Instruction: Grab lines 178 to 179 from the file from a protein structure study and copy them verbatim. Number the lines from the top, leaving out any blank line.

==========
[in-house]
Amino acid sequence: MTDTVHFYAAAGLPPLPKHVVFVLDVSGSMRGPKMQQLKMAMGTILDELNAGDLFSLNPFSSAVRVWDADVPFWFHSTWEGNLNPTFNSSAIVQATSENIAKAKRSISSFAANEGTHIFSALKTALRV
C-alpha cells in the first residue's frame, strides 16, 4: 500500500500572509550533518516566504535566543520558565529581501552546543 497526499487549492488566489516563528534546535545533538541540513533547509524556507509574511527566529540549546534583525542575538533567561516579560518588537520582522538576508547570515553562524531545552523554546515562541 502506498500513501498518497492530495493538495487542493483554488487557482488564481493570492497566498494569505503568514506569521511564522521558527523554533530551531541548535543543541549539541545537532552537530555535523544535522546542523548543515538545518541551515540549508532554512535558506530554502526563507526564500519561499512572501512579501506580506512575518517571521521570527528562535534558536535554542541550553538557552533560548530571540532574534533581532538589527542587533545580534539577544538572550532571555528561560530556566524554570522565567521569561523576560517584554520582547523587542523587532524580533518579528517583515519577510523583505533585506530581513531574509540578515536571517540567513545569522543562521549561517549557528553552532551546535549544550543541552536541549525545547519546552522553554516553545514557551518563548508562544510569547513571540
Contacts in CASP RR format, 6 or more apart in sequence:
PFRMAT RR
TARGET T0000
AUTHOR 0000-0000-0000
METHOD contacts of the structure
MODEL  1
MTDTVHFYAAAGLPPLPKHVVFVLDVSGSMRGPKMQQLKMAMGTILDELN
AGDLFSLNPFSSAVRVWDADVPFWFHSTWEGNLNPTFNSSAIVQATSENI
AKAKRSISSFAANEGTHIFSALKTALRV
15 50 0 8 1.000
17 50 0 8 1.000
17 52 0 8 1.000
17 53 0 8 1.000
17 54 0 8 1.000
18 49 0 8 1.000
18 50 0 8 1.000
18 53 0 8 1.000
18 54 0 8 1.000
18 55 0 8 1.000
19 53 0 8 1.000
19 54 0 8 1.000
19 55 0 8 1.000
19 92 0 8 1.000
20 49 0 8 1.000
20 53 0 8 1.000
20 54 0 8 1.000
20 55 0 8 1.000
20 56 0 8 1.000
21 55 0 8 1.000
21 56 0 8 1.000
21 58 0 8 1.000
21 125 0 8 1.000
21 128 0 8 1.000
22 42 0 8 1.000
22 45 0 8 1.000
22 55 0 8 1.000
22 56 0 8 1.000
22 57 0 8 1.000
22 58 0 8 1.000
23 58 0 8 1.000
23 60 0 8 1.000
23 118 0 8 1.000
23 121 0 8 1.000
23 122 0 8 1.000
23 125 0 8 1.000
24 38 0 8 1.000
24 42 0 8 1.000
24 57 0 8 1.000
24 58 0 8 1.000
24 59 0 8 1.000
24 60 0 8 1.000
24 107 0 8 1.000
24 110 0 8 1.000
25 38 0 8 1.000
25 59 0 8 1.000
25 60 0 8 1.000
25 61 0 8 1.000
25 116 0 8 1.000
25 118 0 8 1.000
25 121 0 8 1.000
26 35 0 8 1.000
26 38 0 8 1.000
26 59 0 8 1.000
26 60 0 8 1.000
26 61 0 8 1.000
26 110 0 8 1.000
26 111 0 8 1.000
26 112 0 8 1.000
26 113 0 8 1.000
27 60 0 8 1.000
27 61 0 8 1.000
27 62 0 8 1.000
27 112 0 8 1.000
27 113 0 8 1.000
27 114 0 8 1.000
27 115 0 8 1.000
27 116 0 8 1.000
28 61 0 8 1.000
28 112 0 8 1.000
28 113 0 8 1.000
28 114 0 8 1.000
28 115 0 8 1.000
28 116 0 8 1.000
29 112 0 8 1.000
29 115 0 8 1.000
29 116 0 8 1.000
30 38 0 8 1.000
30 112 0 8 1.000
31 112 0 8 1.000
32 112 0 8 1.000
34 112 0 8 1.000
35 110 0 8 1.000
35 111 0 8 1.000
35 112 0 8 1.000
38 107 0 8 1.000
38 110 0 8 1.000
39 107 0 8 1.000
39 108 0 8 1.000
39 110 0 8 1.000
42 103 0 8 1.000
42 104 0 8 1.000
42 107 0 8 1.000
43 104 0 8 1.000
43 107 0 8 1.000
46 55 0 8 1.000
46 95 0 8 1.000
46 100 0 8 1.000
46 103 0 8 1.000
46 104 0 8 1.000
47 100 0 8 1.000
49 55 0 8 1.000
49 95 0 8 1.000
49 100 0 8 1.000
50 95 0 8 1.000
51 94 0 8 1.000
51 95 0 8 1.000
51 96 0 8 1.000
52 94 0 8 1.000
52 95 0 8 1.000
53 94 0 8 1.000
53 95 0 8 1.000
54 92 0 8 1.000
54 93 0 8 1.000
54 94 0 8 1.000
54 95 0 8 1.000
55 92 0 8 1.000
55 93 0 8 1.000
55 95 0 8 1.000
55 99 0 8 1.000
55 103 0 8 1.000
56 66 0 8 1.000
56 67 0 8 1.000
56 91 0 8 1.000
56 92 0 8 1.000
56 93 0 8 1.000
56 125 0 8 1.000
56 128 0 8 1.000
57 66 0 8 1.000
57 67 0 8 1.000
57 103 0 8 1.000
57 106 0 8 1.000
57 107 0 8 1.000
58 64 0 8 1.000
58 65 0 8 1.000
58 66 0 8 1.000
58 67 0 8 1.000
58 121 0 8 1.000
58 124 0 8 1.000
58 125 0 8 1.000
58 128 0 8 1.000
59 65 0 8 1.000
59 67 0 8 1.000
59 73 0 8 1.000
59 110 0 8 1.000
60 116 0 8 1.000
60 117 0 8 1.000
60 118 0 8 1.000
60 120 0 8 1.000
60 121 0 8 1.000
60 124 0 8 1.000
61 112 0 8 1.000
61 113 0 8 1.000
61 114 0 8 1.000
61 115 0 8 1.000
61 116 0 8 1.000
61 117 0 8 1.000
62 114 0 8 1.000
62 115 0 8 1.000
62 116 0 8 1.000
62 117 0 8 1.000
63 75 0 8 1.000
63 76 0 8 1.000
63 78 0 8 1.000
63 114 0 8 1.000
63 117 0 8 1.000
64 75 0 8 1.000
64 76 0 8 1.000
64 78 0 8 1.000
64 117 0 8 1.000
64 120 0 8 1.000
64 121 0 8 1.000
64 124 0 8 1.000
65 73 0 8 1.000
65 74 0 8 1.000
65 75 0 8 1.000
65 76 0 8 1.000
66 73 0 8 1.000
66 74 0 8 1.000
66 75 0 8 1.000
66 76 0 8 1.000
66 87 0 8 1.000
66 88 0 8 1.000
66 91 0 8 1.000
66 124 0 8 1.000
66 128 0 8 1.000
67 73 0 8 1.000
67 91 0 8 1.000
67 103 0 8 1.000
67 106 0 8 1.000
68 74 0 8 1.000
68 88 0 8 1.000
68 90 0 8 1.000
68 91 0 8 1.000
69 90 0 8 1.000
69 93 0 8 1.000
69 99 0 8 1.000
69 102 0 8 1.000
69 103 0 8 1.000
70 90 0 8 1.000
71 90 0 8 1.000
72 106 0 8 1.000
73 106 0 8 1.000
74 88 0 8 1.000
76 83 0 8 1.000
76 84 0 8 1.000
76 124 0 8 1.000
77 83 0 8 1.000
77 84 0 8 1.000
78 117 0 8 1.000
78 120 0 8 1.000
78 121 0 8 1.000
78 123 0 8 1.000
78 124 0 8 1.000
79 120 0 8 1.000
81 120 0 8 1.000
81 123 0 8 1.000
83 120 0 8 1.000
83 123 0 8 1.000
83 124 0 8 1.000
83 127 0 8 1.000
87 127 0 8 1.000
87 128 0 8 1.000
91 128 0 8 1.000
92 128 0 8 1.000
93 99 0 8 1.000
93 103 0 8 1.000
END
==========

63 117 0 8 1.000
64 75 0 8 1.000